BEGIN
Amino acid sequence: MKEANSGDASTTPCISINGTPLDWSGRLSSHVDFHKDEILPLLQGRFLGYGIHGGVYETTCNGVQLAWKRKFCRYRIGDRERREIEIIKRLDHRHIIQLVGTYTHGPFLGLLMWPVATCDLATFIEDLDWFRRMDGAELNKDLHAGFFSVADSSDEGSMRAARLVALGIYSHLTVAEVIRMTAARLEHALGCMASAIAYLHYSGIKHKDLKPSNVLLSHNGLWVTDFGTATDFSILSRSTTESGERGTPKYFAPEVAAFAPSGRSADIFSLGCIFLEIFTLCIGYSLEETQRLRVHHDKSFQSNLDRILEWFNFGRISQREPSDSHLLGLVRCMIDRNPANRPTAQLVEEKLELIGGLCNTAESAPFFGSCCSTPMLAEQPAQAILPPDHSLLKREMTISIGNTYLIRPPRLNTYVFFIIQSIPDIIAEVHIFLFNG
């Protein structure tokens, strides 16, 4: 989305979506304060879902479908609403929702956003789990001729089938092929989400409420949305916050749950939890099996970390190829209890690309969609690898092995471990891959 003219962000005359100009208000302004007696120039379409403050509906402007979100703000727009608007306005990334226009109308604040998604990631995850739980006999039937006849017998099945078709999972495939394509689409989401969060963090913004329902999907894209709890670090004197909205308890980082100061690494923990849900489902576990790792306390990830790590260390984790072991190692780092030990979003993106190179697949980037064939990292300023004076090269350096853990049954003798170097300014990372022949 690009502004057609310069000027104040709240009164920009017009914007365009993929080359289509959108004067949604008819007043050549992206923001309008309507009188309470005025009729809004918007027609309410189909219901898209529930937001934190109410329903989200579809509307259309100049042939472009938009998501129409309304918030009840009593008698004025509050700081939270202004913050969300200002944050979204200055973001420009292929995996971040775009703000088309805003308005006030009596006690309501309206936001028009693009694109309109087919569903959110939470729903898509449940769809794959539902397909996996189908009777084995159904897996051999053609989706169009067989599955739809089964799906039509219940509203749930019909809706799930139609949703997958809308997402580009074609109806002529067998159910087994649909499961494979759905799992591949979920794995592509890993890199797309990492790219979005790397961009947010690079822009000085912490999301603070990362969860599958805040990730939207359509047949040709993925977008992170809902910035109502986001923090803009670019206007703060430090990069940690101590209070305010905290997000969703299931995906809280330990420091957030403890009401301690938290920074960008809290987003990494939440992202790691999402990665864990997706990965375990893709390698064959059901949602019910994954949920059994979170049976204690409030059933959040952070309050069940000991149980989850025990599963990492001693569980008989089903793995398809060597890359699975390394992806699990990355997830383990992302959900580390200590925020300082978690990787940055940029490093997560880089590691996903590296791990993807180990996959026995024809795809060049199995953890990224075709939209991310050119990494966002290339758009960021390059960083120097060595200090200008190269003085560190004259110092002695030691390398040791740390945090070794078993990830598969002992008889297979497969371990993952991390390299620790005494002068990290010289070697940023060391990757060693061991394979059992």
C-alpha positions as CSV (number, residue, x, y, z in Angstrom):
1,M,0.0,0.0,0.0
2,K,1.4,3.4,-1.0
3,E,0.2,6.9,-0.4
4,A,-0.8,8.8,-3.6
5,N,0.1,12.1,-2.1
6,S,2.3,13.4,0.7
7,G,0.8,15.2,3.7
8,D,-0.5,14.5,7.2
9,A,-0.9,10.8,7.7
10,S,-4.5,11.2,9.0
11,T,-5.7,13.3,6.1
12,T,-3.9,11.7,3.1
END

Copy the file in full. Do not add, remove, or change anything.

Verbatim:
Amino acid sequence: MKEANSGDASTTPCISINGTPLDWSGRLSSHVDFHKDEILPLLQGRFLGYGIHGGVYETTCNGVQLAWKRKFCRYRIGDRERREIEIIKRLDHRHIIQLVGTYTHGPFLGLLMWPVATCDLATFIEDLDWFRRMDGAELNKDLHAGFFSVADSSDEGSMRAARLVALGIYSHLTVAEVIRMTAARLEHALGCMASAIAYLHYSGIKHKDLKPSNVLLSHNGLWVTDFGTATDFSILSRSTTESGERGTPKYFAPEVAAFAPSGRSADIFSLGCIFLEIFTLCIGYSLEETQRLRVHHDKSFQSNLDRILEWFNFGRISQREPSDSHLLGLVRCMIDRNPANRPTAQLVEEKLELIGGLCNTAESAPFFGSCCSTPMLAEQPAQAILPPDHSLLKREMTISIGNTYLIRPPRLNTYVFFIIQSIPDIIAEVHIFLFNG
């Protein structure tokens, strides 16, 4: 989305979506304060879902479908609403929702956003789990001729089938092929989400409420949305916050749950939890099996970390190829209890690309969609690898092995471990891959 003219962000005359100009208000302004007696120039379409403050509906402007979100703000727009608007306005990334226009109308604040998604990631995850739980006999039937006849017998099945078709999972495939394509689409989401969060963090913004329902999907894209709890670090004197909205308890980082100061690494923990849900489902576990790792306390990830790590260390984790072991190692780092030990979003993106190179697949980037064939990292300023004076090269350096853990049954003798170097300014990372022949 690009502004057609310069000027104040709240009164920009017009914007365009993929080359289509959108004067949604008819007043050549992206923001309008309507009188309470005025009729809004918007027609309410189909219901898209529930937001934190109410329903989200579809509307259309100049042939472009938009998501129409309304918030009840009593008698004025509050700081939270202004913050969300200002944050979204200055973001420009292929995996971040775009703000088309805003308005006030009596006690309501309206936001028009693009694109309109087919569903959110939470729903898509449940769809794959539902397909996996189908009777084995159904897996051999053609989706169009067989599955739809089964799906039509219940509203749930019909809706799930139609949703997958809308997402580009074609109806002529067998159910087994649909499961494979759905799992591949979920794995592509890993890199797309990492790219979005790397961009947010690079822009000085912490999301603070990362969860599958805040990730939207359509047949040709993925977008992170809902910035109502986001923090803009670019206007703060430090990069940690101590209070305010905290997000969703299931995906809280330990420091957030403890009401301690938290920074960008809290987003990494939440992202790691999402990665864990997706990965375990893709390698064959059901949602019910994954949920059994979170049976204690409030059933959040952070309050069940000991149980989850025990599963990492001693569980008989089903793995398809060597890359699975390394992806699990990355997830383990992302959900580390200590925020300082978690990787940055940029490093997560880089590691996903590296791990993807180990996959026995024809795809060049199995953890990224075709939209991310050119990494966002290339758009960021390059960083120097060595200090200008190269003085560190004259110092002695030691390398040791740390945090070794078993990830598969002992008889297979497969371990993952991390390299620790005494002068990290010289070697940023060391990757060693061991394979059992």
C-alpha positions as CSV (number, residue, x, y, z in Angstrom):
1,M,0.0,0.0,0.0
2,K,1.4,3.4,-1.0
3,E,0.2,6.9,-0.4
4,A,-0.8,8.8,-3.6
5,N,0.1,12.1,-2.1
6,S,2.3,13.4,0.7
7,G,0.8,15.2,3.7
8,D,-0.5,14.5,7.2
9,A,-0.9,10.8,7.7
10,S,-4.5,11.2,9.0
11,T,-5.7,13.3,6.1
12,T,-3.9,11.7,3.1